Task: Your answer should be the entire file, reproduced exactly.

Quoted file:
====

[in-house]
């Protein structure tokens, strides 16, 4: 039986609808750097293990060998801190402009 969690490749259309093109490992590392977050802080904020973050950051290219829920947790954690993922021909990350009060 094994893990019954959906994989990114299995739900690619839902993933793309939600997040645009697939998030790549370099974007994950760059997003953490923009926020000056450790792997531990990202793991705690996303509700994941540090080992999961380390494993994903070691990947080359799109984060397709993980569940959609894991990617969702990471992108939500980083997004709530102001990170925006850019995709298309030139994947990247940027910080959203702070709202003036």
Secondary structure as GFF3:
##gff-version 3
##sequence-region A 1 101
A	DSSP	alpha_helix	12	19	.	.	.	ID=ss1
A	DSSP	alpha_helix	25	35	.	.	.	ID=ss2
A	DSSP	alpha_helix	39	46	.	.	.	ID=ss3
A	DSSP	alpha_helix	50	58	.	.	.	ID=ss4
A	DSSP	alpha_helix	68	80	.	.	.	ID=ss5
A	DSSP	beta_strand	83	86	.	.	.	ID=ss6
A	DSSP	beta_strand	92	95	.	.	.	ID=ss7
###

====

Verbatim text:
[in-house]
């Protein structure tokens, strides 16, 4: 039986609808750097293990060998801190402009 969690490749259309093109490992590392977050802080904020973050950051290219829920947790954690993922021909990350009060 094994893990019954959906994989990114299995739900690619839902993933793309939600997040645009697939998030790549370099974007994950760059997003953490923009926020000056450790792997531990990202793991705690996303509700994941540090080992999961380390494993994903070691990947080359799109984060397709993980569940959609894991990617969702990471992108939500980083997004709530102001990170925006850019995709298309030139994947990247940027910080959203702070709202003036």
Secondary structure as GFF3:
##gff-version 3
##sequence-region A 1 101
A	DSSP	alpha_helix	12	19	.	.	.	ID=ss1
A	DSSP	alpha_helix	25	35	.	.	.	ID=ss2
A	DSSP	alpha_helix	39	46	.	.	.	ID=ss3
A	DSSP	alpha_helix	50	58	.	.	.	ID=ss4
A	DSSP	alpha_helix	68	80	.	.	.	ID=ss5
A	DSSP	beta_strand	83	86	.	.	.	ID=ss6
A	DSSP	beta_strand	92	95	.	.	.	ID=ss7
###